• You can triple tie the knot if you want extra security, but it is not necessary. Don't cut any of the excess thread off yet.[54]
  11. 11
    Sew the remaining signatures together. Place the third signature next to the first two. Sew through the third signature using the same method as you did with the first two. Make sure to run your needle through the third and second signatures to sew them together.[55]
    • The last hole you exit on the third signature should be the top hole. To secure the third signature to the first and second, use a kettle stitch. Take your needle and run it under the thread that binds the first and second signature together on the top hole. Pull the thread tight through the loop.[56]
    • Use a kettle stitch each time you exit the last hole of a signature. The holes you end on will alternate from top to bottom with each new signature.[57]
    • Repeat this process until you have sewn all your signatures together. When you have sewn all the signatures together, tie the ends of the thread together and cut any excess thread off.[58]
  12. 12
    Glue the signatures together. Place your sewn signatures between a set of heavy books or weights. Leave a small amount of the spine sticking out.[59]
    • Apply a layer of glue along the spine. Take care not to let any glue bleed between the pages. Push the ends of the thread down and apply a layer of glue over them as well.[60]
    • Cut your cheesecloth so that it is a little shorter than the spine and 3-4 times as wide. Make sure the cheesecloth is centered on the spine and glue it down. You can add a layer of glue on top of the cheesecloth to ensure you have a good bond. Let the glue dry overnight before adding the cover.[61]
  13. 13
    Add the cover to your notebook. Place a piece of wax paper under the first page of your book. Make sure the wax paper is larger than the page. The wax paper will prevent you from getting any glue on the rest of your book.[62]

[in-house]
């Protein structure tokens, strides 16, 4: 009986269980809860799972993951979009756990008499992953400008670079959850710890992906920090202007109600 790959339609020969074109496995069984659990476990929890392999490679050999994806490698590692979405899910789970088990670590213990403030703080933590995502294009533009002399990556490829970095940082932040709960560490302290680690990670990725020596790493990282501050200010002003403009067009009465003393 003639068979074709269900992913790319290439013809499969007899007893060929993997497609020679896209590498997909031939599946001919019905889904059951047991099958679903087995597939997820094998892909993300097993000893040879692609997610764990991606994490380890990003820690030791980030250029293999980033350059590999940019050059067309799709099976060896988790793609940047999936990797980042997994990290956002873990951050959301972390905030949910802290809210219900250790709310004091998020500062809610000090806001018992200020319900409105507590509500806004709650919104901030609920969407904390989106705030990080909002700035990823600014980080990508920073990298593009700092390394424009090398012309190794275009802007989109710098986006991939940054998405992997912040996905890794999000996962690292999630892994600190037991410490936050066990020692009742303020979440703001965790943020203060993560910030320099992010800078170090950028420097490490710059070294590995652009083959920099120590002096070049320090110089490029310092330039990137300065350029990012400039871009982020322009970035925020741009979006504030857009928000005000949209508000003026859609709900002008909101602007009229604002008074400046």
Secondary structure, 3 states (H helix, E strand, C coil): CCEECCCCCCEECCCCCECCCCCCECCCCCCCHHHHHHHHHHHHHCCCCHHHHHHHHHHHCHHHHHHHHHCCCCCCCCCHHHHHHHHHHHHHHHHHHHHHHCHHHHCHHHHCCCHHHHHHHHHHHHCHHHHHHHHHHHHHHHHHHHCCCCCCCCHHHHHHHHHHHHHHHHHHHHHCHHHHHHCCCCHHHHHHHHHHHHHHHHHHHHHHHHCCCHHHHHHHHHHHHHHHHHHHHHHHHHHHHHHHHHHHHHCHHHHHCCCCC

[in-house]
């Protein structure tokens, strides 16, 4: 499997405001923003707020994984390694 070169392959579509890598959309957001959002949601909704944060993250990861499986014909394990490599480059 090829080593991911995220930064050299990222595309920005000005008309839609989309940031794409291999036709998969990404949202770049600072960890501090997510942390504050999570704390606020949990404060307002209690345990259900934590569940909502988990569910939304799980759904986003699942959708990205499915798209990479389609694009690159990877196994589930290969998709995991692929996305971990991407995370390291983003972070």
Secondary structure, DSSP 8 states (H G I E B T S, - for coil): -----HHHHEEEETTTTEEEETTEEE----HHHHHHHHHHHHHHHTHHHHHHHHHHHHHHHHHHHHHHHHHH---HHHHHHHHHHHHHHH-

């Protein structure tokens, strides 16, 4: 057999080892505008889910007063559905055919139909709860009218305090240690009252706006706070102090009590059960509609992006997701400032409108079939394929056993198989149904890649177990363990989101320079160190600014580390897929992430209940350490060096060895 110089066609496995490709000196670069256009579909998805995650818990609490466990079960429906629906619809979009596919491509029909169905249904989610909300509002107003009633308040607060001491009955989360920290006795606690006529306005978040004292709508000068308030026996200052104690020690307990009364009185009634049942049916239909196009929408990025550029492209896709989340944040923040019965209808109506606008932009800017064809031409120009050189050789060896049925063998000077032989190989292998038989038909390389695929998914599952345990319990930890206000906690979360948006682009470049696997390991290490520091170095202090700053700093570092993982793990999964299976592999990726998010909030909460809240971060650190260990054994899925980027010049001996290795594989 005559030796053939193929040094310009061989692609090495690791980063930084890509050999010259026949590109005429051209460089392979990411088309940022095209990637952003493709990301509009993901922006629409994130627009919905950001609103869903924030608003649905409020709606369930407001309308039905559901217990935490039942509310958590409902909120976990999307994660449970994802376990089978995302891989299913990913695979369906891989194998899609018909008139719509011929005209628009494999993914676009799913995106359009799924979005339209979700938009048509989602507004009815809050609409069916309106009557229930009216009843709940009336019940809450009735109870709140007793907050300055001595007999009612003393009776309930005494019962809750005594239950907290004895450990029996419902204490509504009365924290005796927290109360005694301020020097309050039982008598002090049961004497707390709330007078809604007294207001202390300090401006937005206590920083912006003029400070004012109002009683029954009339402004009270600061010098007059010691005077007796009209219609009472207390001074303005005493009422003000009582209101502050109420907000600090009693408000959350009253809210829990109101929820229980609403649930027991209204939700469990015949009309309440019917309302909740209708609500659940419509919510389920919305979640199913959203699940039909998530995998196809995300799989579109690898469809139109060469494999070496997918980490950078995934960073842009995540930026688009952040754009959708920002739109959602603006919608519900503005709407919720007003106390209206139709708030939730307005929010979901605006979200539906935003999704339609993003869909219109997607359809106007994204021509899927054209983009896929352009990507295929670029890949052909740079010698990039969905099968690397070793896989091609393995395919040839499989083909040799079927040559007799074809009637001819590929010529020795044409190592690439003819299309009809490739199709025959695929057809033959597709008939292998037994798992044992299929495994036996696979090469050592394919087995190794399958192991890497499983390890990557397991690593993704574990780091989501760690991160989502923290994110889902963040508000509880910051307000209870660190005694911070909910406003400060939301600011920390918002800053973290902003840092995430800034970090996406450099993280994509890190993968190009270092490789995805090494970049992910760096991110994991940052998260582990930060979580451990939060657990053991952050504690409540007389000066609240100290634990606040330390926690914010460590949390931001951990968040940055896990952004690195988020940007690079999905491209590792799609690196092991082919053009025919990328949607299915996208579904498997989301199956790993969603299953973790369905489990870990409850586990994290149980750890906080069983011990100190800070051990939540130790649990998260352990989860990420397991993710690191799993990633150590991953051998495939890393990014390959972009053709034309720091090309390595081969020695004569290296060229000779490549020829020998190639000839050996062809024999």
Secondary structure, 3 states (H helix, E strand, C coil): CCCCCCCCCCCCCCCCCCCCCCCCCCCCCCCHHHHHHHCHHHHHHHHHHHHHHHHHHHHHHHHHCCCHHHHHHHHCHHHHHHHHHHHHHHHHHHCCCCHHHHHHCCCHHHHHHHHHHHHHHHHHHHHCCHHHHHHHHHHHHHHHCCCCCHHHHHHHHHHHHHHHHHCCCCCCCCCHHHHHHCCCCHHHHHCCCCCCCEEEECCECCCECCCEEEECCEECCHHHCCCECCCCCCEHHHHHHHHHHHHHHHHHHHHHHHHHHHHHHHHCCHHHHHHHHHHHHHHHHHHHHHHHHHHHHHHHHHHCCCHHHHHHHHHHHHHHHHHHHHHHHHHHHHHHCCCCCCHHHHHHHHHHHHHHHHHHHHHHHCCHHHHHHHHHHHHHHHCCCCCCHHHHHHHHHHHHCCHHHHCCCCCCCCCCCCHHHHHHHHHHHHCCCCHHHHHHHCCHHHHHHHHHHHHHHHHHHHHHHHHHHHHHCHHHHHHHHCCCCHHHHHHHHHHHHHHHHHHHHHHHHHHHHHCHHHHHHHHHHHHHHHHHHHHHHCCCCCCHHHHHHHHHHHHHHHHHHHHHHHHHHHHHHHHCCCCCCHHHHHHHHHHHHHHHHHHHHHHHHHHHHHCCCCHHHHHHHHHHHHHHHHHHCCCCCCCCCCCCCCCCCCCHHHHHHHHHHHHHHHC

• Spread a layer of glue on the first page and place a piece of the cut vellum on top of it. Make sure all the edges are in line and press the vellum down firmly.[63]
    • Add another layer of glue to the top of the vellum. Wrap some of the cheesecloth that is hanging off the spine over the top of the vellum. You may need to add a little more glue on top of the cheesecloth to make a firm bond.[64]
    • Take your Naugahyde and line it up over the vellum. Drape the other end of the Naugahyde over the spine, or fold it around to the back of your book. Press the Naugahyde into the glue firmly.[65]
    • When the cover dries to one side of your notebook, repeat this process on the other side.[66]
    • When you are ready to glue the other side, make sure to pull the cover tight around the notebook. Place the notebook between heavy books or weights when you finish gluing the cover, and let it dry overnight.[67]
  14. 14
    Trim the cover. When your notebook is dry, you may need to trim some excess material from the cover. Make the cover a little larger than the rest of the notebook to protect your pages.[68]

Sources and Citations

Show more... (65)

Article Info

Categories: Diary and Secrets